E! President Suzanne Kolb is giving the channel a makeover. (Michael Robinson Chavez / Los Angeles Times / July 10, 2012)
Less trash, more class. E!, the cable network that gave us the Kardashians, wants to upgrade its image. No, it's not getting out of the Kardashian business, but it is going to try to broaden out by adding some more wholesome reality fare (is that an oxymoron?) as well as some scripted programming. "We found we needed to give people more of a reason to watch more of E!," said Suzanne Kolb, president of the channel. More on the makeover plans for E! from the Los Angeles Times.
The Skinny: I'm going to be numb all morning, so if I don't seem my usual happy self (I know, me happy?), that's why. Tuesday's headlines include E!'s plans to give itself a new image, a backlash against Bravo's new Silicon Valley reality show and some thoughts on Comic-Con, which gets going later this week.
DishDaily Dose: Broadcast networks Fox, CBS and NBC won the first round of what will be a long fight with Dish Network over the satellite broadcaster's commercial-skipping feature called the AutoHop. A federal judge in New York sided with the networks, who wanted the case heard in California, and denied Dish's request for a declaratory ruling that the AutoHop does not violate copyright law.
Silicon Valley shenanigans. Bravo's plans to develop a reality show about the young and the geeky of Silicon Valley — produced by Facebook chief Mark Zuckerberg's sister Randi no less — is starting to make the tech set nervous. Many techies fear that the show, tentatively called "Silicon Valley," will trivialize the tech capital and the young people looking to develop the next big app. Reality TV trivializing things? That doesn't sound accurate at all. The New York Times looks at the backlash.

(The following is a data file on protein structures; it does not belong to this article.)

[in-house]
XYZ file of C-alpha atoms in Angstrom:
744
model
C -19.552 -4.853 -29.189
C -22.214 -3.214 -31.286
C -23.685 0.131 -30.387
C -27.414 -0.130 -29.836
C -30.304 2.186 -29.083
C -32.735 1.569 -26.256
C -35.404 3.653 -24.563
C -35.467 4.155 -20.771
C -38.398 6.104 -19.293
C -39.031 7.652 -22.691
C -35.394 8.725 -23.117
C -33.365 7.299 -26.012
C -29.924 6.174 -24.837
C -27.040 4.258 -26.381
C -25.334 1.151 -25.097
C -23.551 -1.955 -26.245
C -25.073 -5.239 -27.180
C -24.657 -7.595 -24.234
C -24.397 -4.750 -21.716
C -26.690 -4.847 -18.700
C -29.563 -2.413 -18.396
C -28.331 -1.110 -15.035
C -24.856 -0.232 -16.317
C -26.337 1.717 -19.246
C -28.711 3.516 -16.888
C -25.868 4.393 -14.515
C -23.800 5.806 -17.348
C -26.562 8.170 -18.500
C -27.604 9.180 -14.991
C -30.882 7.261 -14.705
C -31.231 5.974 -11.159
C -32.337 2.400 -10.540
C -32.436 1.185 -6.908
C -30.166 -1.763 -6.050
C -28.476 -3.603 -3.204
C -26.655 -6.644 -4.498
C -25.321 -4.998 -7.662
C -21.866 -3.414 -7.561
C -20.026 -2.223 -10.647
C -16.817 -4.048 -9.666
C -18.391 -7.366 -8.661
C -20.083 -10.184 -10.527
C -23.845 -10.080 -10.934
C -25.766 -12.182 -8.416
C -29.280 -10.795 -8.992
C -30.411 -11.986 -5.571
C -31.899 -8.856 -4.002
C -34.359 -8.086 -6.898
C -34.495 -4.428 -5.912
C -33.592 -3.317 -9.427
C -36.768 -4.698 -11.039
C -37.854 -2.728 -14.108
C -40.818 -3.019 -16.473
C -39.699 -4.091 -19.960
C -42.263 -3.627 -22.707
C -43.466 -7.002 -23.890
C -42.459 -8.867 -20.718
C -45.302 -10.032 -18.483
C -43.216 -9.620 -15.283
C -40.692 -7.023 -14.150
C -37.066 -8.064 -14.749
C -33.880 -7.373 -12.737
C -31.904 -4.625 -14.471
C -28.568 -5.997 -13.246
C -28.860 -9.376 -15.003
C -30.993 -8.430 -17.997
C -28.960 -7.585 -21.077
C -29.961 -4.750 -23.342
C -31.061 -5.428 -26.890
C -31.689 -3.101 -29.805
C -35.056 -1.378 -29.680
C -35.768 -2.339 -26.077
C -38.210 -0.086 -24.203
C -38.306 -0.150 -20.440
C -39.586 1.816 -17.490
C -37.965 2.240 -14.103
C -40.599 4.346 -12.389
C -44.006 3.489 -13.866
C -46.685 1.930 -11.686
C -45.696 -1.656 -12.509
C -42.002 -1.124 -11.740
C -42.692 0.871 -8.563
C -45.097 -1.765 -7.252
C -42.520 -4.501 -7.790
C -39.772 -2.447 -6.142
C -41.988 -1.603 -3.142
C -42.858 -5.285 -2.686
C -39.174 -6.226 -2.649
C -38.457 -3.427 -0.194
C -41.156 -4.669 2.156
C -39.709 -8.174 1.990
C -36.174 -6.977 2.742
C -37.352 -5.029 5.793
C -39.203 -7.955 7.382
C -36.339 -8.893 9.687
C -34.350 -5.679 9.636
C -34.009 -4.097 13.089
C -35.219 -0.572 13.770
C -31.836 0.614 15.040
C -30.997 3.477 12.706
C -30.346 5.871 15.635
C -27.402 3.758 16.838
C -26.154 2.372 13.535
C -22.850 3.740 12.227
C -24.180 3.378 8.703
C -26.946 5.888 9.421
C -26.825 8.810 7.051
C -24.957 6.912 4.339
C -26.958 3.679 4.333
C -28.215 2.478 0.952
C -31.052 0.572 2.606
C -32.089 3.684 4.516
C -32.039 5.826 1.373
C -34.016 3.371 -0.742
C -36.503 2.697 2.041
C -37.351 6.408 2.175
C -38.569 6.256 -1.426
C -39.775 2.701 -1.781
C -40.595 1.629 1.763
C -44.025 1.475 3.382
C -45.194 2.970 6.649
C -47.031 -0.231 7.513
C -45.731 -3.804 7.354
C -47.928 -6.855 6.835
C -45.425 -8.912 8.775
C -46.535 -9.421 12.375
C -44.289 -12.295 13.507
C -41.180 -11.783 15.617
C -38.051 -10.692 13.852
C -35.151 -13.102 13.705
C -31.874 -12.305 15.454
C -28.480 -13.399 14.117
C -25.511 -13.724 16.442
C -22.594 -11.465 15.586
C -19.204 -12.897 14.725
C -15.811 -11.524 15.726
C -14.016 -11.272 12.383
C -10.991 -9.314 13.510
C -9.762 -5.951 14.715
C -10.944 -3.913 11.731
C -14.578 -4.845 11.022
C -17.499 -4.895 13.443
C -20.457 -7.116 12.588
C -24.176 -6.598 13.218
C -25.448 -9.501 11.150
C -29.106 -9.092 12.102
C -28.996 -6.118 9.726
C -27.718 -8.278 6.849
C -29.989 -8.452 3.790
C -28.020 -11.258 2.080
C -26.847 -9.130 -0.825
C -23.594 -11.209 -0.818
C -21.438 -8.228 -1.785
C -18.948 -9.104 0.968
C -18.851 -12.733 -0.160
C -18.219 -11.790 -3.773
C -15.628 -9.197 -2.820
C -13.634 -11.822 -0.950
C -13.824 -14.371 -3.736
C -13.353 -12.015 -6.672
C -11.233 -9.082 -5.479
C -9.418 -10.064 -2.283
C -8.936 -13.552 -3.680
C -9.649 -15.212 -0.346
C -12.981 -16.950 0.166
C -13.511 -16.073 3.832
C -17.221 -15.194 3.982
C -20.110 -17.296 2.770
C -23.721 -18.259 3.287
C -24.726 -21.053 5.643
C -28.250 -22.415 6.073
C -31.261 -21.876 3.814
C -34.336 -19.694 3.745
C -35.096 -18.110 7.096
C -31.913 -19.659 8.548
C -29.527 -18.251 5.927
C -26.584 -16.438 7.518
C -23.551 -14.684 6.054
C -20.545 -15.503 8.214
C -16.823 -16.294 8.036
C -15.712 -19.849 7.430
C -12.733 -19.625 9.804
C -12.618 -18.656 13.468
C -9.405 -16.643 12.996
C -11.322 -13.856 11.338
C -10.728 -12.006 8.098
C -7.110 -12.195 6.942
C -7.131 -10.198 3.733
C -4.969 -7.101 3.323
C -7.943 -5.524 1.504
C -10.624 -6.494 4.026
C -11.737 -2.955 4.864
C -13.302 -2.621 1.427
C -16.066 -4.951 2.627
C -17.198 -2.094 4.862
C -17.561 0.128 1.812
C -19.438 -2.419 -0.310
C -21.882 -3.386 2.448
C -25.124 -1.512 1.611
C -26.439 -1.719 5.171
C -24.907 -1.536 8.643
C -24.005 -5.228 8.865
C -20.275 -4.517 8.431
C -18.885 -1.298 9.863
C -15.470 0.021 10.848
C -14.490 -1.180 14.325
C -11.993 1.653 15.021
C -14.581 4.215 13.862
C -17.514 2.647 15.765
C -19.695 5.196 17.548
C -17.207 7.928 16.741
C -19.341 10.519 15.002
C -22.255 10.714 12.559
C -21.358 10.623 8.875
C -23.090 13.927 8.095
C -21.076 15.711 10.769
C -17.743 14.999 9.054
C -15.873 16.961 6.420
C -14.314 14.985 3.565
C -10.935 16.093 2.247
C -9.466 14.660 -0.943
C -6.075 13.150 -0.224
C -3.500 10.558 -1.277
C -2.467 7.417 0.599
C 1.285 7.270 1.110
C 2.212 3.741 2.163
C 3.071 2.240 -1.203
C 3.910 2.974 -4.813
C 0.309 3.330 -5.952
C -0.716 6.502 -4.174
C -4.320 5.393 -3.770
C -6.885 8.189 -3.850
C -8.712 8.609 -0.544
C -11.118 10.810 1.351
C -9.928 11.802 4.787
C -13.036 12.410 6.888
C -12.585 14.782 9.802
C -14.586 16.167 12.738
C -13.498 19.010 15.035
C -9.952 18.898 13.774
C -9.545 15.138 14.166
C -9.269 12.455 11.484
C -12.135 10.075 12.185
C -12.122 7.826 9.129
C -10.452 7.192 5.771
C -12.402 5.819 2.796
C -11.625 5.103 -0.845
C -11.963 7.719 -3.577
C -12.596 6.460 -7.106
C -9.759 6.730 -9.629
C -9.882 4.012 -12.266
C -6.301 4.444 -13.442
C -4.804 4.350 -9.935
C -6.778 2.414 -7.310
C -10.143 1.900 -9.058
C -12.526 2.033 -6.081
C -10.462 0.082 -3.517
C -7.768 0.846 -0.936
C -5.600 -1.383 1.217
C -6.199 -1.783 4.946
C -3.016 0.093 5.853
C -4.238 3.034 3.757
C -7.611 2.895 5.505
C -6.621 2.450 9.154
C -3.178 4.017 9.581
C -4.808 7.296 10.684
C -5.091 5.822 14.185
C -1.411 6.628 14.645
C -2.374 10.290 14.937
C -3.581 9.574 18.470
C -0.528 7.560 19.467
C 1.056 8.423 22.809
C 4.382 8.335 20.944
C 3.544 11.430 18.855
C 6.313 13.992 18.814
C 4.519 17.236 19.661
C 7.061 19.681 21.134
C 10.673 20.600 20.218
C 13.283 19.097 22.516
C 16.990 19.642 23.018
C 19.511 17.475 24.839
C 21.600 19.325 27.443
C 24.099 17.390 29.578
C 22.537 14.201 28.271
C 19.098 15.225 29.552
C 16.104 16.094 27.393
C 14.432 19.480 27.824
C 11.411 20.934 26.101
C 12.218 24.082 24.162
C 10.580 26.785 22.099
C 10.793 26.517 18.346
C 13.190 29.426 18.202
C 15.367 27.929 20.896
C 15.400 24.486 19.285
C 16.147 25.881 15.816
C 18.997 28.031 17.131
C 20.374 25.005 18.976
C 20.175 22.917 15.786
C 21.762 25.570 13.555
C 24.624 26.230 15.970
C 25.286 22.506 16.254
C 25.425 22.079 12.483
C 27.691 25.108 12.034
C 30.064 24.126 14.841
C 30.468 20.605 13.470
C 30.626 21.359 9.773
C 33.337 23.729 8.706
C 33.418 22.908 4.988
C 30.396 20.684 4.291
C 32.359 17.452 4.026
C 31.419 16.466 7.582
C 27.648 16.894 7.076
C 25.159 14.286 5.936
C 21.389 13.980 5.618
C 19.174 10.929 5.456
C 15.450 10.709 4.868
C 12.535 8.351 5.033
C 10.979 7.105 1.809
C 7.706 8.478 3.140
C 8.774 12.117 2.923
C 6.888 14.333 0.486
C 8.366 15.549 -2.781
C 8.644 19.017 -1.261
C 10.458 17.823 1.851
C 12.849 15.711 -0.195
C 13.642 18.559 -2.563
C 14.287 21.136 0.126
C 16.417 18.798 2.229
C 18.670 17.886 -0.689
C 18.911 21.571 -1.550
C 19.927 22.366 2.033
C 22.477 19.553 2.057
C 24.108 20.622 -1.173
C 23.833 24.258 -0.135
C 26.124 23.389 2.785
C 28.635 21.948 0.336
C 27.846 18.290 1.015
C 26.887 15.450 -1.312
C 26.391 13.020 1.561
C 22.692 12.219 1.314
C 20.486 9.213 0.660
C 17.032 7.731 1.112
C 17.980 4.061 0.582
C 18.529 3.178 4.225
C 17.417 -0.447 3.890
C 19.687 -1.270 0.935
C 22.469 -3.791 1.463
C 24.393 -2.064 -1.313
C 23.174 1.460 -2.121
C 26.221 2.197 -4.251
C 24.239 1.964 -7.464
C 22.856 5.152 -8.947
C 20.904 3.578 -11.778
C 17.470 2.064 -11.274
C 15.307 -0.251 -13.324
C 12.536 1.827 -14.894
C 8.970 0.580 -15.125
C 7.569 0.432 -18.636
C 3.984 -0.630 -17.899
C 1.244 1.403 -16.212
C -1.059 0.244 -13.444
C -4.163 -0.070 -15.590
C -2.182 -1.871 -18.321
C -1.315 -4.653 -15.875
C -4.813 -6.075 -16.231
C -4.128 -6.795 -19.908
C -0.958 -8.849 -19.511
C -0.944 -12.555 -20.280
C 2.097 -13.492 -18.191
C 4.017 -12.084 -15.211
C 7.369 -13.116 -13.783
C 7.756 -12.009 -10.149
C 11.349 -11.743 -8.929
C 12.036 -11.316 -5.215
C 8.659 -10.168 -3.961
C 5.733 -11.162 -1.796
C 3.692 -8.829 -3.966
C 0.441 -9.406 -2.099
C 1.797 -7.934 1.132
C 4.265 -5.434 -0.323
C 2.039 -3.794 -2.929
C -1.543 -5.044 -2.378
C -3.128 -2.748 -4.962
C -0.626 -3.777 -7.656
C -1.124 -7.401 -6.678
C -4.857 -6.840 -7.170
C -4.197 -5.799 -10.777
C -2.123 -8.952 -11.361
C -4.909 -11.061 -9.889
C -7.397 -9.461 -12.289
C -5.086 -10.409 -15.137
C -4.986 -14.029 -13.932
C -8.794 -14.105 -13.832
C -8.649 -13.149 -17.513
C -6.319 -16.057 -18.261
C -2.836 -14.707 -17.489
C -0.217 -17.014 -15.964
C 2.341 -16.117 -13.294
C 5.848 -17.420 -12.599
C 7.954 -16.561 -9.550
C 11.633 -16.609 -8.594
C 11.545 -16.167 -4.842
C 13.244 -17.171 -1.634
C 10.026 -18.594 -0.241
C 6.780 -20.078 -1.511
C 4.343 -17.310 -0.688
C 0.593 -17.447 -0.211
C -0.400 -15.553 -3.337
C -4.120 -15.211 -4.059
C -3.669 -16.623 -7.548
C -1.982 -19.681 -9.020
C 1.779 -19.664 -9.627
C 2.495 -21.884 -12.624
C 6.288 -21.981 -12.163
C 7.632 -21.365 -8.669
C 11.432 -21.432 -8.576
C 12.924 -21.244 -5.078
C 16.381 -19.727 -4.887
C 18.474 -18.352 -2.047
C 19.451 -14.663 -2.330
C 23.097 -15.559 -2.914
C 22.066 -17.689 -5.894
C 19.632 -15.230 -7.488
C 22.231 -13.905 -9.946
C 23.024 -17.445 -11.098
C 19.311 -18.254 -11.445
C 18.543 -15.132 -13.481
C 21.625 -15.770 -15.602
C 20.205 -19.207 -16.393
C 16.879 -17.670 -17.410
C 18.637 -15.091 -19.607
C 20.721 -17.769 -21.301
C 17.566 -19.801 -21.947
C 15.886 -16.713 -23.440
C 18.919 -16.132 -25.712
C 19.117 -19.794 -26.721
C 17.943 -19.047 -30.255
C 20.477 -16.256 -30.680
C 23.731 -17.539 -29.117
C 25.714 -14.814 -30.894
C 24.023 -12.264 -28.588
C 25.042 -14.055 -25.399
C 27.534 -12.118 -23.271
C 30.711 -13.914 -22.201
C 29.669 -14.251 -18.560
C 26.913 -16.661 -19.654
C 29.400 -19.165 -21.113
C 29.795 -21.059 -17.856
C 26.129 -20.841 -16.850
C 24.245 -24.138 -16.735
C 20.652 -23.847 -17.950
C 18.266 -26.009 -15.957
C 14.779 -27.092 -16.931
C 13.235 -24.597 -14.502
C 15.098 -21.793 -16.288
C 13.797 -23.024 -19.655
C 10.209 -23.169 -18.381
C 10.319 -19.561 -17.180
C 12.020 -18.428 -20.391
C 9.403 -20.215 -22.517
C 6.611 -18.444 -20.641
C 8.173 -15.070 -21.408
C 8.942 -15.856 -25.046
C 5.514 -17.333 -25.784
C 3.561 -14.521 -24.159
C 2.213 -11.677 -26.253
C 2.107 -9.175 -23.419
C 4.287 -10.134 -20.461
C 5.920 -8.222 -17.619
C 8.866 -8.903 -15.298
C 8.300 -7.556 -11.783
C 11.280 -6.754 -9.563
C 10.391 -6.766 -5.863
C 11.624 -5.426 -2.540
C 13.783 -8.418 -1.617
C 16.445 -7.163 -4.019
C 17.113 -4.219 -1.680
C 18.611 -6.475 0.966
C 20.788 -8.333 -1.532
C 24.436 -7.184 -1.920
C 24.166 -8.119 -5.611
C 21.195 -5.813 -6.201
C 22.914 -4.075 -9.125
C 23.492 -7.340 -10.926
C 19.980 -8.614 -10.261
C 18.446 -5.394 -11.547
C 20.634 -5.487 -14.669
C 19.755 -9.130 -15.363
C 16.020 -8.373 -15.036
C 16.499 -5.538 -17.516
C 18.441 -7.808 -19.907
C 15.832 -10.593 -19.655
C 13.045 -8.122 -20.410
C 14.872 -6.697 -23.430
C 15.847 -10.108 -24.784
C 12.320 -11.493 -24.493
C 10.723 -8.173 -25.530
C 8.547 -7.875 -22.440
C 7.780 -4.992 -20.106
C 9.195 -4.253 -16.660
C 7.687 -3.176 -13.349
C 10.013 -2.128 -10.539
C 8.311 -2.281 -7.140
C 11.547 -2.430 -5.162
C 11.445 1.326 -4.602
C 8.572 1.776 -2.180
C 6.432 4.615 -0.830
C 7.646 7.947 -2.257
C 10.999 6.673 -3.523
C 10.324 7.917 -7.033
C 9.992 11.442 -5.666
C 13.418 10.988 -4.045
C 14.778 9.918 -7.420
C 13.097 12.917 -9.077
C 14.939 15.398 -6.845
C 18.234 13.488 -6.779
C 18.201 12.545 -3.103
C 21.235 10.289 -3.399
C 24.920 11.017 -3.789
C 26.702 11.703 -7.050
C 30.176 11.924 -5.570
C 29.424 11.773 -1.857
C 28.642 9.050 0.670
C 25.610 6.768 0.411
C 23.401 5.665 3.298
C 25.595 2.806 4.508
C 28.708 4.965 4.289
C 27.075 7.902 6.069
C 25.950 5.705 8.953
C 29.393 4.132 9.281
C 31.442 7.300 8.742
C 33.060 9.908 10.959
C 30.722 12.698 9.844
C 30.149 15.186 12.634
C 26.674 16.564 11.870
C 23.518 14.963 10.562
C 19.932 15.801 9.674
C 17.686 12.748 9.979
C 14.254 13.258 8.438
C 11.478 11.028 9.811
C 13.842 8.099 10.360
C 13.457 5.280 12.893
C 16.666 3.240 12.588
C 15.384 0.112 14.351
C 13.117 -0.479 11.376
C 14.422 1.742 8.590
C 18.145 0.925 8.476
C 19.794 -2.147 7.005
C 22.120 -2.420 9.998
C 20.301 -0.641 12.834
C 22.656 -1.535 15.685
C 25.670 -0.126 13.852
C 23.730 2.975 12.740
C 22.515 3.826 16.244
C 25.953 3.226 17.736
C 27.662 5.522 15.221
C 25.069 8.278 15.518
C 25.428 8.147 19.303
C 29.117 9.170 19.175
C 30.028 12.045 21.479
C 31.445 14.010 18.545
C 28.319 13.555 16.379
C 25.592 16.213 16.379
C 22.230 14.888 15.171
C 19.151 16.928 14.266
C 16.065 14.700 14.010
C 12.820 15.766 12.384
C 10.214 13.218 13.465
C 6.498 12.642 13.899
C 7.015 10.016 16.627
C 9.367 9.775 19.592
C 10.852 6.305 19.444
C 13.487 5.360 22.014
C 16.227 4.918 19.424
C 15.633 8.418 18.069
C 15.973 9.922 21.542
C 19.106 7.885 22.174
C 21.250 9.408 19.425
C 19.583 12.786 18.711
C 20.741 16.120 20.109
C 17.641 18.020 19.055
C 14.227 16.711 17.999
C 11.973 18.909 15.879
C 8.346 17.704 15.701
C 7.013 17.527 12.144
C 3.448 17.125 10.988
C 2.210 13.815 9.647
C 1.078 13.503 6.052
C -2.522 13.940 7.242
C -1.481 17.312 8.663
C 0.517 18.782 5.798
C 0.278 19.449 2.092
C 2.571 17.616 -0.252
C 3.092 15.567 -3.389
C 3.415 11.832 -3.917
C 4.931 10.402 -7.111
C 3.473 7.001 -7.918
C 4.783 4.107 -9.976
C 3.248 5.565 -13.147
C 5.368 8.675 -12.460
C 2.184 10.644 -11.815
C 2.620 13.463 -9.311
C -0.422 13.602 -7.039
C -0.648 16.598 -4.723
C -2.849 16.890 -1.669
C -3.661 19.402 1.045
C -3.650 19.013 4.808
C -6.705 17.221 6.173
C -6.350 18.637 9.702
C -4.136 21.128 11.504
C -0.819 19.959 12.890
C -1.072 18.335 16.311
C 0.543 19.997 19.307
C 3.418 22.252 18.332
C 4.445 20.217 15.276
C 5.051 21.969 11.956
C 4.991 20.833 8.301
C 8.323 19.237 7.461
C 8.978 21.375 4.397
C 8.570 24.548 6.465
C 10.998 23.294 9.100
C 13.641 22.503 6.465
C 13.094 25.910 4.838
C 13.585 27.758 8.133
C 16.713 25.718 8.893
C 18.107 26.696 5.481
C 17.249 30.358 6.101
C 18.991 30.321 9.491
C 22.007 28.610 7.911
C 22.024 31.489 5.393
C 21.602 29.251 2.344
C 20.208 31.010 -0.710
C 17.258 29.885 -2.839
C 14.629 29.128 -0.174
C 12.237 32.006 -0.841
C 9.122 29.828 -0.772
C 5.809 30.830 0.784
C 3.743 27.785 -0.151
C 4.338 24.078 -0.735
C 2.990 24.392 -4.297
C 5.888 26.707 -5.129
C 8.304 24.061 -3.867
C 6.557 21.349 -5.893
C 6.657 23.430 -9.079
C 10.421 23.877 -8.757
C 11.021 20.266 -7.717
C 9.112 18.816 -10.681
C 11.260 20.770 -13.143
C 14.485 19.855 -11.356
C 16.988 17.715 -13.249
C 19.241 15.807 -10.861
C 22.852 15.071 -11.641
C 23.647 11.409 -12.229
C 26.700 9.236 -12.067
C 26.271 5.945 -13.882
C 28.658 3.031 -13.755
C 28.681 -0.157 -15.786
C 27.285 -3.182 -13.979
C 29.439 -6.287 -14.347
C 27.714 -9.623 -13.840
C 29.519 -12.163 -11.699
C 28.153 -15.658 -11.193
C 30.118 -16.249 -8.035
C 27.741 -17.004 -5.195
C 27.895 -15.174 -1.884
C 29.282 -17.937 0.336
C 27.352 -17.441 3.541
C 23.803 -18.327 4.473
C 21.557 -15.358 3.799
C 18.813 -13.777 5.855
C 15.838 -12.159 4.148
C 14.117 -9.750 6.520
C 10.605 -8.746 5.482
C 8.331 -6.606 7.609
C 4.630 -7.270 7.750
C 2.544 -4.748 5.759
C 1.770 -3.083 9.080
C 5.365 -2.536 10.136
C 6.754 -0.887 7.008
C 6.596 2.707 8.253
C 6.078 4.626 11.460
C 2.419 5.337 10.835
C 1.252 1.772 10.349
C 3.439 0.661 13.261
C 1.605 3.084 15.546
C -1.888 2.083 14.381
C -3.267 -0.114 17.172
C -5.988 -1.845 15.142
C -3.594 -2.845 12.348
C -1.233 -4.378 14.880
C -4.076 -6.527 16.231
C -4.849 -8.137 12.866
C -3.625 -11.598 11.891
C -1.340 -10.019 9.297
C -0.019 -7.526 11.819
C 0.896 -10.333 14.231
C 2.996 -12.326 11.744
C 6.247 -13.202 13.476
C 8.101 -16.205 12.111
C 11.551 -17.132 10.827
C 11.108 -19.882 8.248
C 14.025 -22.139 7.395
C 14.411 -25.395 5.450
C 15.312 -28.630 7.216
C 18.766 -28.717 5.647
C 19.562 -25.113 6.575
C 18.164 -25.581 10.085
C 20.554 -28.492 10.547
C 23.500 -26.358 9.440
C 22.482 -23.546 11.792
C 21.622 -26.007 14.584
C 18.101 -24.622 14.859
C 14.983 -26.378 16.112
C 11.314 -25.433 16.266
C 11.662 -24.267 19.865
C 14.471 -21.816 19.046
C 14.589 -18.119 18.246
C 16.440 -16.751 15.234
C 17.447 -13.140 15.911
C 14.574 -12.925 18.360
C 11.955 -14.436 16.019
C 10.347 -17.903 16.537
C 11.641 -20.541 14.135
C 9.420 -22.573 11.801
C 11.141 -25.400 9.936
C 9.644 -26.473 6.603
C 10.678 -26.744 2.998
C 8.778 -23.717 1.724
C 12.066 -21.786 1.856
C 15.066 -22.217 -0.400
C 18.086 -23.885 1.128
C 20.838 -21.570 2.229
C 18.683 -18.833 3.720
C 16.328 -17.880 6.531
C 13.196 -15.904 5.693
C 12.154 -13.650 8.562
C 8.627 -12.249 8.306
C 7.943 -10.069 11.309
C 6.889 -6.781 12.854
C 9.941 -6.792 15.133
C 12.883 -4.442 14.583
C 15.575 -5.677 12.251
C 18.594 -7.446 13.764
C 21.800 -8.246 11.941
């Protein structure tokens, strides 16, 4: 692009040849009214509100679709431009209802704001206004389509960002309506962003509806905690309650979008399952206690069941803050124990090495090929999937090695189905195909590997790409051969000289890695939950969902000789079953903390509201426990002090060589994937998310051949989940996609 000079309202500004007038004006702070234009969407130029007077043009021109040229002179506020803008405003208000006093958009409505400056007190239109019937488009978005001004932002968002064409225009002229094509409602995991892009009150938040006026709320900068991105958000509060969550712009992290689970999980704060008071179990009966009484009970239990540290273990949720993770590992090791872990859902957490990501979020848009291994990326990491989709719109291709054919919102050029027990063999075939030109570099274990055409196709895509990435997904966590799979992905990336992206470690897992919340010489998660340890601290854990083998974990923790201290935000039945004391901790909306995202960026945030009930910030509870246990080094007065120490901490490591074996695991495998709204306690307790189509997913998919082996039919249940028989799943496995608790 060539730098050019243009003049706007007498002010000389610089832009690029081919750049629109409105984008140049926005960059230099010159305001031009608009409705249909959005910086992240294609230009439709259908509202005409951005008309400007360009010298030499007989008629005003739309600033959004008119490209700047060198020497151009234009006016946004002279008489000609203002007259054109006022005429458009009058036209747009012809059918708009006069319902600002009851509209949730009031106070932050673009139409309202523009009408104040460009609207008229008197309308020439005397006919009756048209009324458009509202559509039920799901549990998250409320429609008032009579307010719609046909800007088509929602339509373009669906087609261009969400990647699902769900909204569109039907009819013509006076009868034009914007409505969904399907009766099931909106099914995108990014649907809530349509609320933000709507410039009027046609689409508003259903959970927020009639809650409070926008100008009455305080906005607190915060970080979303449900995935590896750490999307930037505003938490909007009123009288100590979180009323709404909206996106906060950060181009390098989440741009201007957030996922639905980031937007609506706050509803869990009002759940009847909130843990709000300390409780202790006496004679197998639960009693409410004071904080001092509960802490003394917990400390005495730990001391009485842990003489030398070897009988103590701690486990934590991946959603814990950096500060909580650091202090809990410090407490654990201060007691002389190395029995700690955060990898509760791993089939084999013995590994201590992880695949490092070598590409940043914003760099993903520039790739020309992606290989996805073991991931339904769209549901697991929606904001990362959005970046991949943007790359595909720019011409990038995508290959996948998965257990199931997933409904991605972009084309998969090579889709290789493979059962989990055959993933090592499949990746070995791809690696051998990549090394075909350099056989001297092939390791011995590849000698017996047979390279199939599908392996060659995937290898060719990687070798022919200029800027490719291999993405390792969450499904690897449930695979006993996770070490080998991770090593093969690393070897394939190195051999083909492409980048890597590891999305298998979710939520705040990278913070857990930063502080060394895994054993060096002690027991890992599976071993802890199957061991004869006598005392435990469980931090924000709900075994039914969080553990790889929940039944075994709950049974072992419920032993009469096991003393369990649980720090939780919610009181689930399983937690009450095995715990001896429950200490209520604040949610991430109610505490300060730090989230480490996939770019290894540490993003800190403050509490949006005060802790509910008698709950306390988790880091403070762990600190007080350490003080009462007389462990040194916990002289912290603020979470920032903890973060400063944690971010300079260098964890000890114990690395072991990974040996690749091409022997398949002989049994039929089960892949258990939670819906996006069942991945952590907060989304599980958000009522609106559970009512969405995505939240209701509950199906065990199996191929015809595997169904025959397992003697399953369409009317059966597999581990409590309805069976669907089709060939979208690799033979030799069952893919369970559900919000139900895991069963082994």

Comic-Con pros and cons. Later this week, Hollywood and fanboys and girls descend on San Diego for Comic-Com, the once-quirky celebration of all things comic book that has now turned into an entertainment industry event. Movie and TV producers flock to Comic-Con to promote their products. At the same time, though, the event has lost some of its soul. Deadline Hollywood offers a look at the event.
Coming soon, HuffPost TV. Next month, the Huffington Post will launch its online network HuffPost Live with 12 hours of live programming daily. The network said it won't have traditional commercials but instead will weave sponsorship into the programming itself. Cadillac has signed up as the "launch sponsor." The Wall Street Journal on HuffPost Live's strategy.
The king of bad talent. Howard Stern is doing a good job as a judge on NBC's "America's Got Talent," but he's not getting much help from the show's other judges — Sharon Osbourne and Howie Mandel — or the folks competing on the show. USA Today looks at Stern's first season.
Inside the Los Angeles Times: Tom Cruise and Katie Holmes said they've reached an agreement on a divorce. Julianna Margulies, star of "The Good Wife," is in a little bit of a legal drama with her former manager.
Follow me on Twitter. I make the mundane look fun. Twitter.com/JBFlint
From the LA Times Company Town Blog